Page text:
The colonnaded axes define the visitor's experience of many of the great cities of the Roman East. How did this extraordinarily bold tool of urban planning evolve? The street, instead of remaining a mundane passage, a convenient means of passing from one place to another, was in the course of little more than a century transformed in the Eastern provinces into a monumental landscape which could in one sweeping vision encompass the entire city.
The colonnaded axes became the touchstone by which cities competed for status in the Eastern Empire. Though adopted as a sign of cities' prosperity under the Pax Romana, they were not particularly 'Roman' in their origin. Rather, they reflected the inventiveness, fertility of ideas and the dynamic role of civic patronage in the Eastern provinces in the first two centuries under Rome.
This study will concentrate on the convergence of ideas behind these great avenues, examining over fifty sites in an attempt to work out the sequence in which ideas developed across a variety of regions-from North Africa around to Asia Minor. It will look at the phenomenon in the context of the consolidation of Roman rule.
|Publisher:||Oxford University Press|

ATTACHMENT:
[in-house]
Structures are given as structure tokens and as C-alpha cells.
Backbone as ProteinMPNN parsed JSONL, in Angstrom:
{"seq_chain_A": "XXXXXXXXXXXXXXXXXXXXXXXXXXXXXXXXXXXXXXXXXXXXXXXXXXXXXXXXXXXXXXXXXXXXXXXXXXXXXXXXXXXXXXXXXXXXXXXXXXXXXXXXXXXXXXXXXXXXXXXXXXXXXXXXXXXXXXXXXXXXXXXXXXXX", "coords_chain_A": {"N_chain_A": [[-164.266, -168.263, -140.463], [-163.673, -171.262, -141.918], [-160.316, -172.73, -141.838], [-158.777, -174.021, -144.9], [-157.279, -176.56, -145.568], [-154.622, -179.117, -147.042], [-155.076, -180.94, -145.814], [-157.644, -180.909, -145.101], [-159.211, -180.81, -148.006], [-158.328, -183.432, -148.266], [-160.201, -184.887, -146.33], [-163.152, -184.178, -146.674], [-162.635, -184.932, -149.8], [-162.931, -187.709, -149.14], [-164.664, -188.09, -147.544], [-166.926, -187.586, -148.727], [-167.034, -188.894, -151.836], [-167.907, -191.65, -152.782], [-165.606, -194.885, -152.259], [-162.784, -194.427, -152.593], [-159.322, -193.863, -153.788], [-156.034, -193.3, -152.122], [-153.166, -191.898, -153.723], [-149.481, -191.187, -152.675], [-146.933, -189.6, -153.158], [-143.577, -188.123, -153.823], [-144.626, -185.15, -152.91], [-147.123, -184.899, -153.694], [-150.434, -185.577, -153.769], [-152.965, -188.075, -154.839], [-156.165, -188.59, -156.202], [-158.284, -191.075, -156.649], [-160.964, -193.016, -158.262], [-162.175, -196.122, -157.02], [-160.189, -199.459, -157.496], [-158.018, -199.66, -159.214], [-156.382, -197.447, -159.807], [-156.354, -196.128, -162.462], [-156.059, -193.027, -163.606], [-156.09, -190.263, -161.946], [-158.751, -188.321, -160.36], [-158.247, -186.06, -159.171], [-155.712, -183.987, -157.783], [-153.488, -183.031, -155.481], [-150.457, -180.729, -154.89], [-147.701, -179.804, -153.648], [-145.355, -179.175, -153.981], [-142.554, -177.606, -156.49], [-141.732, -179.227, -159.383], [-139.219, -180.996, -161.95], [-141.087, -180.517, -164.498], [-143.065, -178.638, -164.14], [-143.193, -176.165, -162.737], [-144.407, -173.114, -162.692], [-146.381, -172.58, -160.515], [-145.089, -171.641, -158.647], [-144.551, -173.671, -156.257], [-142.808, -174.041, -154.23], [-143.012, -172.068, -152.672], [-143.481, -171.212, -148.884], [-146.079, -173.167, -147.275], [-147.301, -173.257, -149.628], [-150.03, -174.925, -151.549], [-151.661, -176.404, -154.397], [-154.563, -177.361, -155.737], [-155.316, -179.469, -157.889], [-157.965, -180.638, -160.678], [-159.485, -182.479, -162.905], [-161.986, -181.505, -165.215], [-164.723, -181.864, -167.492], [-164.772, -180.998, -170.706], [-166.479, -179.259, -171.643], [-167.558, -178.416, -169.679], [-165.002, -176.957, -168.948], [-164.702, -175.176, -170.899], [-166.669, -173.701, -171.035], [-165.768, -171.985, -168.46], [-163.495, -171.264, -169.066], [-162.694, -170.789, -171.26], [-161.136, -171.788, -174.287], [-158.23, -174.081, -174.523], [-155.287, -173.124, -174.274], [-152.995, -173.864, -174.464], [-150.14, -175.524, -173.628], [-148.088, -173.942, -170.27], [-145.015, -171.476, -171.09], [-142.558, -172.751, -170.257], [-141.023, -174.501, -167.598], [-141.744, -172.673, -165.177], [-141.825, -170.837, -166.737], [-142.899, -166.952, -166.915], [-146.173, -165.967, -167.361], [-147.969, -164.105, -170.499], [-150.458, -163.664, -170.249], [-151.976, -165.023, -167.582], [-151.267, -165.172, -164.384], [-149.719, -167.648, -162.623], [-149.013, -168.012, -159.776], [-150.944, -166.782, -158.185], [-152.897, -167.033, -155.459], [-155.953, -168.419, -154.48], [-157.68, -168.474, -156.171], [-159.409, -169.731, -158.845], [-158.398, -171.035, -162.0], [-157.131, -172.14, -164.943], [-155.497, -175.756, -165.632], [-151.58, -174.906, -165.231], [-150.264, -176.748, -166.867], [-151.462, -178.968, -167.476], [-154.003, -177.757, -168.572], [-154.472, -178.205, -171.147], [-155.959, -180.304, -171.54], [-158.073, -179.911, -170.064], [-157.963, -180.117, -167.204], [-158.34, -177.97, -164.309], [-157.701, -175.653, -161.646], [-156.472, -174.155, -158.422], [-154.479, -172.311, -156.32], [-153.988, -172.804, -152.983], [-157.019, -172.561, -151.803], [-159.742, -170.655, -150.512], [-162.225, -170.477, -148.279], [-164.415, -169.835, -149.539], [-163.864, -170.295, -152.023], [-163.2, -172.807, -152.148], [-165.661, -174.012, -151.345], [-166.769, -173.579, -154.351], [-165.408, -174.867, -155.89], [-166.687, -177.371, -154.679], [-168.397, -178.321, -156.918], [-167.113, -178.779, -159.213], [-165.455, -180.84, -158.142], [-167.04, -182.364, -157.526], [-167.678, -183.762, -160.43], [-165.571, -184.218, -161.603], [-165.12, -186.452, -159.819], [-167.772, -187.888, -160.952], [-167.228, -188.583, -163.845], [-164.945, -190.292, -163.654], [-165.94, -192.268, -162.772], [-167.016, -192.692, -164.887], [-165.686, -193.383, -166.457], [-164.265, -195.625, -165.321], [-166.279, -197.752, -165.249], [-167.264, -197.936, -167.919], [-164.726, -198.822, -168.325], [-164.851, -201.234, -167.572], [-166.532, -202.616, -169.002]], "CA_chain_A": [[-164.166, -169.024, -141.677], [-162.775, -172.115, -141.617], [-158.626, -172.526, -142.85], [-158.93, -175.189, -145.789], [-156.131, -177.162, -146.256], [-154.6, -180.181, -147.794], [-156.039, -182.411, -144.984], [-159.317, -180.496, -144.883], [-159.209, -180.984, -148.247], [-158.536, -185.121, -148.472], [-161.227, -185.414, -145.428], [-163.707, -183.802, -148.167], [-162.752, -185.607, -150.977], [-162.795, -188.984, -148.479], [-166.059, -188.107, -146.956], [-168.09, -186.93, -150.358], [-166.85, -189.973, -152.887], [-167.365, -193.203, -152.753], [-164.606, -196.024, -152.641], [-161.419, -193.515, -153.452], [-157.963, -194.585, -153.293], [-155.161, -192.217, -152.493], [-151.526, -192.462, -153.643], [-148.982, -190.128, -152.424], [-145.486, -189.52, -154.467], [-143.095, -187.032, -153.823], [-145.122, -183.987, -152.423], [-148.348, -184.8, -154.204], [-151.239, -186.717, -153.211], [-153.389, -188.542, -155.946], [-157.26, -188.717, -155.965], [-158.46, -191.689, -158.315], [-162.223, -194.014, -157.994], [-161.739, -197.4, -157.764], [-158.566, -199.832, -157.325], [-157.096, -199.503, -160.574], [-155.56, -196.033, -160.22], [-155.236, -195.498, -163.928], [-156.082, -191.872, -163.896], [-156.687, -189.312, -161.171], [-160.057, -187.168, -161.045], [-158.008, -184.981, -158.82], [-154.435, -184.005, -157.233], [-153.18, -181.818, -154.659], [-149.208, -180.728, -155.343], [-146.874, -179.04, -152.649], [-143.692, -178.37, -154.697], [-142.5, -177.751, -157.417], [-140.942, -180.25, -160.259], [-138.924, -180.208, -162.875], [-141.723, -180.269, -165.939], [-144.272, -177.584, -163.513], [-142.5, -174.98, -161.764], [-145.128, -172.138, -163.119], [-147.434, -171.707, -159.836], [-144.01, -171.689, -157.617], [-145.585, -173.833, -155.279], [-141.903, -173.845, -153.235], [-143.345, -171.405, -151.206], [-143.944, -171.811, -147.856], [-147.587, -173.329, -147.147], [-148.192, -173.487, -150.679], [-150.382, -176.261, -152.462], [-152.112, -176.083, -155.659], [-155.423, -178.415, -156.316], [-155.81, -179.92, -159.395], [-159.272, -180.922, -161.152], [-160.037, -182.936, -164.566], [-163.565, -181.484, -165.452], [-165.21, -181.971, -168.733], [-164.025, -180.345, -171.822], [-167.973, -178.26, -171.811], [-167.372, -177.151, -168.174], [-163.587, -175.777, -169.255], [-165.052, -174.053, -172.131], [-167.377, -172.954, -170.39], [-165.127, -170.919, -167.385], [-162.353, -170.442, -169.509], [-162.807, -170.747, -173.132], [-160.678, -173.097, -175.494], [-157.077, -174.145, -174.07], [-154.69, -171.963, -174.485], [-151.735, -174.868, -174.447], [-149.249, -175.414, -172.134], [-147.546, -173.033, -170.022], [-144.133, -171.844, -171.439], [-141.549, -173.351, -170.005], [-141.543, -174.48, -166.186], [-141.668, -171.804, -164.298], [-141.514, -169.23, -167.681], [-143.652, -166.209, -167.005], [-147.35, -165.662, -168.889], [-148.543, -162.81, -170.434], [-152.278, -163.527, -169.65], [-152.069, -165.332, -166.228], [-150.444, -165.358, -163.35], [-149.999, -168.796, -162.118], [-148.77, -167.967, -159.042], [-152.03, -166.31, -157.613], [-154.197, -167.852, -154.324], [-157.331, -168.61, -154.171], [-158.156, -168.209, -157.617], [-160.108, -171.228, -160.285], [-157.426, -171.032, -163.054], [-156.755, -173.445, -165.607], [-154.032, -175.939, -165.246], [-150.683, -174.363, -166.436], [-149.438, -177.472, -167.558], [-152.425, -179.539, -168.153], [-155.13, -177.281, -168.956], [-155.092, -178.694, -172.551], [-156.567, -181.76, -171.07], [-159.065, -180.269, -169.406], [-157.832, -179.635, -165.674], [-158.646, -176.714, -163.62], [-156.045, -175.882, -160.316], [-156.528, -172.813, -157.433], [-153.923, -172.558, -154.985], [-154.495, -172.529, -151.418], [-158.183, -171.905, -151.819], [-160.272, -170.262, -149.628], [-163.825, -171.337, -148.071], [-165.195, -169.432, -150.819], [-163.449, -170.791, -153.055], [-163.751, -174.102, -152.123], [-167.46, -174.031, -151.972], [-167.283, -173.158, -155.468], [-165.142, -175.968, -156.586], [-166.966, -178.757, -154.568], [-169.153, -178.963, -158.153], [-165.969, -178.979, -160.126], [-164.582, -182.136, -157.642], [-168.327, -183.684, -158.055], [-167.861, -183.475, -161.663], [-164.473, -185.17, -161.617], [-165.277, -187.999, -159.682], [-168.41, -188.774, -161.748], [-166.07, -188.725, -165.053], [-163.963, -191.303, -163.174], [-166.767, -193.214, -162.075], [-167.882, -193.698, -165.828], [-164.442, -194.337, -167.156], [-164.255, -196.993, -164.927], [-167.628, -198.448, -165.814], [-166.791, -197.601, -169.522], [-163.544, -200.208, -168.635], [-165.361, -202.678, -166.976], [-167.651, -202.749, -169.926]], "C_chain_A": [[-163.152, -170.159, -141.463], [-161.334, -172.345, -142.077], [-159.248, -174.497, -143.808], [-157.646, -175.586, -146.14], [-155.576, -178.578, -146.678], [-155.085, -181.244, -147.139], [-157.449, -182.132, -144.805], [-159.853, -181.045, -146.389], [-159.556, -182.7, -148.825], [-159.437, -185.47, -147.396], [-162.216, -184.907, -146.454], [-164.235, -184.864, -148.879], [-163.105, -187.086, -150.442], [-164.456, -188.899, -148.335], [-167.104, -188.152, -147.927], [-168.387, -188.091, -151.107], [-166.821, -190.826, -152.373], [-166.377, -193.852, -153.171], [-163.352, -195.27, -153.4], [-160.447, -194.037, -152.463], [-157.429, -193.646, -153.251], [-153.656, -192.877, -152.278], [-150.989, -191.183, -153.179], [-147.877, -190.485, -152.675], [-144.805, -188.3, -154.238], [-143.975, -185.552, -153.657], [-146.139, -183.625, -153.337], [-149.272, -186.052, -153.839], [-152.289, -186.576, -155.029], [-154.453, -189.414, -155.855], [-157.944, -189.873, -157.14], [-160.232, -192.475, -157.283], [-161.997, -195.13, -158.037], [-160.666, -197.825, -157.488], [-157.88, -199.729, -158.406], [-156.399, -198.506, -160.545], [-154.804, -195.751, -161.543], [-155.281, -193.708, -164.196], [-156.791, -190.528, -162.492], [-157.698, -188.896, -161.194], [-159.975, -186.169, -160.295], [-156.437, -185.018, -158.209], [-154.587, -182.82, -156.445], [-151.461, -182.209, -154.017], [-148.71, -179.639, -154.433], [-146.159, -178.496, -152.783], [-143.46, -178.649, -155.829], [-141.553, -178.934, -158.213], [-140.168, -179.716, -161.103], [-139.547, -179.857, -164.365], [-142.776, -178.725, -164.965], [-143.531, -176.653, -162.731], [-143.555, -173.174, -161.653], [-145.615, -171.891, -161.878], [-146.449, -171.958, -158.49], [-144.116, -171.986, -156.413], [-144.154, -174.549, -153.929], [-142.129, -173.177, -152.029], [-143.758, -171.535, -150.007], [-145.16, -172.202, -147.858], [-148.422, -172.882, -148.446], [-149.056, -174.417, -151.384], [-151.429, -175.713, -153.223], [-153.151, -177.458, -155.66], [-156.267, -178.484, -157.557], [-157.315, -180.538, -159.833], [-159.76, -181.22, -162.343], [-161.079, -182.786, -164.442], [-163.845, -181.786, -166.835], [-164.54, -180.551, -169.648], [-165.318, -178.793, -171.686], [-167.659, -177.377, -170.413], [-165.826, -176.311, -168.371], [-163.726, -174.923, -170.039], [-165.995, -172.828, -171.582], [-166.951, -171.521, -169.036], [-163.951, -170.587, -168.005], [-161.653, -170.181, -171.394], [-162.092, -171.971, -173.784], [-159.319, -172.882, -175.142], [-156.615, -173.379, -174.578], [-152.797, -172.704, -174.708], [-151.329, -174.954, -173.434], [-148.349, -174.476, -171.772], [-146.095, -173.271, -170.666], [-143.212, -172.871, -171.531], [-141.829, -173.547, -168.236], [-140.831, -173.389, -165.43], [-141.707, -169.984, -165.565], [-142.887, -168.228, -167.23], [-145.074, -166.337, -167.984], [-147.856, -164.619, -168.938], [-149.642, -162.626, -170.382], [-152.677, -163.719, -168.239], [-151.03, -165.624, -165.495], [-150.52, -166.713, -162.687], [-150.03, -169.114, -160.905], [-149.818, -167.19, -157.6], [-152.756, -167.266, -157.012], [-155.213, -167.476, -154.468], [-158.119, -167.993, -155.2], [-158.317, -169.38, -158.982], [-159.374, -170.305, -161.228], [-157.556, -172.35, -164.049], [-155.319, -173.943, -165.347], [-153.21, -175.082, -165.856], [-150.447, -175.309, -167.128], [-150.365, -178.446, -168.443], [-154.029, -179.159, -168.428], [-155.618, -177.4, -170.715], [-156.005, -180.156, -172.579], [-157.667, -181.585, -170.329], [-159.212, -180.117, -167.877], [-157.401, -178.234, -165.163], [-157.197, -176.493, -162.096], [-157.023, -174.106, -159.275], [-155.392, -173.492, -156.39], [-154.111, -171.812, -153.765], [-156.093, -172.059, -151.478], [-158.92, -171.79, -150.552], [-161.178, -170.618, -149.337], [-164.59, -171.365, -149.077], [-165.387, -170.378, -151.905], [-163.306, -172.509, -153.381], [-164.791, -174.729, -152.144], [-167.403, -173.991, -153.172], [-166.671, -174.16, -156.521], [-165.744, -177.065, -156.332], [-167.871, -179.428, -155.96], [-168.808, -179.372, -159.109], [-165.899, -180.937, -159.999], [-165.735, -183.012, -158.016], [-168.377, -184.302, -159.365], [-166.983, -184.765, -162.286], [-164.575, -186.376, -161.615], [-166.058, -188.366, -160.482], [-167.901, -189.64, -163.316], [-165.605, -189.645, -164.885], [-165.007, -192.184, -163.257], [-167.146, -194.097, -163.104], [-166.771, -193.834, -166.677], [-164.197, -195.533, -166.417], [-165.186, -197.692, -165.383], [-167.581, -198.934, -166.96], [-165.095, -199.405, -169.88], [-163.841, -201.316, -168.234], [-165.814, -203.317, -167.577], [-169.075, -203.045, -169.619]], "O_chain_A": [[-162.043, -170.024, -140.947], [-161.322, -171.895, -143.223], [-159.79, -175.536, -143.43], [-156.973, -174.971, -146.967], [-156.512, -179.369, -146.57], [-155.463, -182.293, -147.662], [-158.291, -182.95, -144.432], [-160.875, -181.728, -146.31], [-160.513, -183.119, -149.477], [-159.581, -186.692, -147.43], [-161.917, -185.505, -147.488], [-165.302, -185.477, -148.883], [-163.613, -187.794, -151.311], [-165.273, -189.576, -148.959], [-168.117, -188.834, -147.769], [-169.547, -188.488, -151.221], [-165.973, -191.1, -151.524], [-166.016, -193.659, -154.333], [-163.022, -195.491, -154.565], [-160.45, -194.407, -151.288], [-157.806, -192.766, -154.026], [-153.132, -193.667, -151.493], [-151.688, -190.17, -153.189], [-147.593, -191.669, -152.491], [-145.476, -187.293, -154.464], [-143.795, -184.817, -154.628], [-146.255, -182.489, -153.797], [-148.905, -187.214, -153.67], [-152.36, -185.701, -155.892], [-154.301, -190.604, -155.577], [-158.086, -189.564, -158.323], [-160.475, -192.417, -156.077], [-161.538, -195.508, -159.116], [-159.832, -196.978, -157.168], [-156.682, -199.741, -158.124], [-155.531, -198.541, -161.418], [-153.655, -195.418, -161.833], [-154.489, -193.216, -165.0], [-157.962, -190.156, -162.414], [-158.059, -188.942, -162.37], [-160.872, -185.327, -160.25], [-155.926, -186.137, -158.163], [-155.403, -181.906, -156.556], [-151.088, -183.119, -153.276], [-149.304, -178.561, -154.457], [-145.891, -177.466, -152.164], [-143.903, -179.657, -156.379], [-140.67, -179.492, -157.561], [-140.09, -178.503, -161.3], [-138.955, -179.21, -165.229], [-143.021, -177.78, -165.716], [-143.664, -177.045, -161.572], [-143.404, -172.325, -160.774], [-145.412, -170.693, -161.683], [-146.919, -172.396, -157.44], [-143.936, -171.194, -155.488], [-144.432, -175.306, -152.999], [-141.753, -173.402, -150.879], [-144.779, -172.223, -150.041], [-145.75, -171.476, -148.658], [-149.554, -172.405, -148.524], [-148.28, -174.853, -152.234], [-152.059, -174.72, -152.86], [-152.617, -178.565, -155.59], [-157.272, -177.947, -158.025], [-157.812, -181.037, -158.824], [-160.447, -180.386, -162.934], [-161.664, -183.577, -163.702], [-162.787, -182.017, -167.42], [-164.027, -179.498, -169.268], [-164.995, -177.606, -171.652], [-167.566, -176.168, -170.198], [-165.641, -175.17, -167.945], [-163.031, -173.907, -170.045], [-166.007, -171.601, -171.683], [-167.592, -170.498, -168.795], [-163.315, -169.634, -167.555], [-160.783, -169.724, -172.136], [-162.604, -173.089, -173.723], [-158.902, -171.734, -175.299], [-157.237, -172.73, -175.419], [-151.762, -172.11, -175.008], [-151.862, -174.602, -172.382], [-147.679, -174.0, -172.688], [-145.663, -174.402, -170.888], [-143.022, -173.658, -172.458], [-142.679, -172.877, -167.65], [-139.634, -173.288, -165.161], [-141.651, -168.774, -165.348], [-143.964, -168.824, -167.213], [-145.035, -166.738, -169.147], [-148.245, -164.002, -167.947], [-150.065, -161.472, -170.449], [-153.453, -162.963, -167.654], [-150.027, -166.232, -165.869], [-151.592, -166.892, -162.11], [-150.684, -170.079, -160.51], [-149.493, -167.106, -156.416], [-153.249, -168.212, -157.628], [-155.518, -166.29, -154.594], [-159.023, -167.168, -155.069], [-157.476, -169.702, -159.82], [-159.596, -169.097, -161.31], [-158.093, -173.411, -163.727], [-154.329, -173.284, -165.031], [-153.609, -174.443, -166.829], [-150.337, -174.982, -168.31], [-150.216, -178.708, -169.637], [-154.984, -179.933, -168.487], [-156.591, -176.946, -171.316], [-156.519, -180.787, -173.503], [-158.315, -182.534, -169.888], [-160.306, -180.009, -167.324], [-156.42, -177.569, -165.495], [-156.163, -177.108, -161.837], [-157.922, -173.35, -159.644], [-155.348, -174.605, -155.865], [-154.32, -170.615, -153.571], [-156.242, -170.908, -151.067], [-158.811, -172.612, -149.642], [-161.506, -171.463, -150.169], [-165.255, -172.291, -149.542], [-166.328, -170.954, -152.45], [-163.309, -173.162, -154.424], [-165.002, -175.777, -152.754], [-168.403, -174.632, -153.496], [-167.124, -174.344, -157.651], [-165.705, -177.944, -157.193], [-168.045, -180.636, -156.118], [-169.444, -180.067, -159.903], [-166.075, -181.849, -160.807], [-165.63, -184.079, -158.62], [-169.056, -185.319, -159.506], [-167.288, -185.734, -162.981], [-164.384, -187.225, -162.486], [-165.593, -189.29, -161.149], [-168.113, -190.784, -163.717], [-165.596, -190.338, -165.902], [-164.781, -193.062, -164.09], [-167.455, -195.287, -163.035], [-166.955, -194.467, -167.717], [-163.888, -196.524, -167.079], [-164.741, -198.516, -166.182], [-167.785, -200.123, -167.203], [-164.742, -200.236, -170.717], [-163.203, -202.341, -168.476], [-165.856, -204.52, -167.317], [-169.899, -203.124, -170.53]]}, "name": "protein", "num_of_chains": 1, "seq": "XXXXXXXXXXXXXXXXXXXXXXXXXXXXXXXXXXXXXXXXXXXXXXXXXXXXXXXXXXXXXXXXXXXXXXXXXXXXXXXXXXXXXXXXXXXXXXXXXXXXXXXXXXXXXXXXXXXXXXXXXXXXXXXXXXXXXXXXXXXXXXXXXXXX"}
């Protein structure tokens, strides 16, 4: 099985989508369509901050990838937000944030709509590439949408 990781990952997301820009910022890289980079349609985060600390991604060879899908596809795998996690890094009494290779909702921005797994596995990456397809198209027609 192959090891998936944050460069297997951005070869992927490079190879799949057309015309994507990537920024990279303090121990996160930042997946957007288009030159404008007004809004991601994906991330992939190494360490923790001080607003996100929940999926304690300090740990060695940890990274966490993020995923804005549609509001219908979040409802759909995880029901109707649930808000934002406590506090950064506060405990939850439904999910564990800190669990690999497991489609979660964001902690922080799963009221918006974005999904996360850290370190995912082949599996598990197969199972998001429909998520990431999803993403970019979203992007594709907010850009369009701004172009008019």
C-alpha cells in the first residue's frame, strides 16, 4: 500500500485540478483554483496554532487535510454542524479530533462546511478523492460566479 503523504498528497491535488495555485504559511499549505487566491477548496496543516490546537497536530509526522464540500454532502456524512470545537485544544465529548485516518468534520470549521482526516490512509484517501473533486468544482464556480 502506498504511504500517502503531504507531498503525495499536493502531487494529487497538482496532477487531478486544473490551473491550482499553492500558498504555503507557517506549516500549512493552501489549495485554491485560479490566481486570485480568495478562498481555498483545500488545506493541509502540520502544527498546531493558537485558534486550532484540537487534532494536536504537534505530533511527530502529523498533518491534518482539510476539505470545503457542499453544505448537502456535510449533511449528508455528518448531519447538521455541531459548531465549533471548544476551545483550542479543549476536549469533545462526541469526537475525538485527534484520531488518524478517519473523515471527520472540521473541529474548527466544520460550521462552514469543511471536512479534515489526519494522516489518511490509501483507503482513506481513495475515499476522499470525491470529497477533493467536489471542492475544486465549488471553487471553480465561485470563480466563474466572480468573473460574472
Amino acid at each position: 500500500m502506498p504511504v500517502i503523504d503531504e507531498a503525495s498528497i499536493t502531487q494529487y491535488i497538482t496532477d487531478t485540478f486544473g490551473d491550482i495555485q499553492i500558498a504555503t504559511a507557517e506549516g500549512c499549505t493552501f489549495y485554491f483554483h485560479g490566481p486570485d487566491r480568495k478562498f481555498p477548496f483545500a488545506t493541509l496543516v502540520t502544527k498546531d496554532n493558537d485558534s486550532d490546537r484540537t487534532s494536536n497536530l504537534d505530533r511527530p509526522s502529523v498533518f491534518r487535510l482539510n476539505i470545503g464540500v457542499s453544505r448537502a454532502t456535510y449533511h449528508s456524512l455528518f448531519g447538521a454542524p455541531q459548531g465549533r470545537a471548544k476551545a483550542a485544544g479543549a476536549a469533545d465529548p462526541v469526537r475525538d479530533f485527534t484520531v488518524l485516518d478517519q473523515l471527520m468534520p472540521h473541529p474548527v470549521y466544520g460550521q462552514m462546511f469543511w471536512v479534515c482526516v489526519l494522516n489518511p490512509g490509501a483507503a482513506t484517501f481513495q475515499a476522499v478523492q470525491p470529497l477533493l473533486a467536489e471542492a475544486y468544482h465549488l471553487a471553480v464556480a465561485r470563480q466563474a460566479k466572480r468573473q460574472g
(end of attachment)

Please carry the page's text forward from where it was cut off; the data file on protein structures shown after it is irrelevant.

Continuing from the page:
|Product dimensions:||9.30(w) x 6.10(h) x 1.20(d)|
About the Author
Ross Burns, Adjunct Profressor, Macquarie University, Sydney
Ross Burns is Adjunct Professor at Macquarie University, Sydney. He graduated in History and Archaeology from Sydney University, 1966 and spent 37 years in the Australian Foreign Service including posts as Ambassador in the Middle East, South Africa and Greece. Since 2003, he hascompleted a PhD at Macquarie University in Sydney (2009) and authored several books on the history of Syria- Monuments of Syria (1992, 1999, 2009), Damascus, A History (2005), Aleppo, A History (2016).
Table of Contents
PART A - ARCHITECTURAL TRADITIONS
1. The Hellenistic city in the Eastern context
2. Alexandria-'View Planning' Embraces the City
3. Greek and Roman Precedents in the Early Empire
4. Framework for the Development of Cities in the Early Years of the Roman presence
PART B-EVOLUTION OF THE COLONNADED AXIS
5. Provincial Cities in the Early Empire
6. Urban Development in Practice-Client Kings
7. Urban Development in Practice-Province of Syria
8. Urban Development in Practice-Asia Minor and North Africa
9. The New Environment of the Early Second Century
10. The Colonnaded Axis Reaches its Peak
11. Antonines and Severans-End of User Pays?
12. A Singular Experiment
Conclusion-Seeing the City as a Whole
Appendix 1-Results of the American-French Excavations in Antioch
Appendix 2-Table of Roman-era Cities and Colonnaded Streets Discussed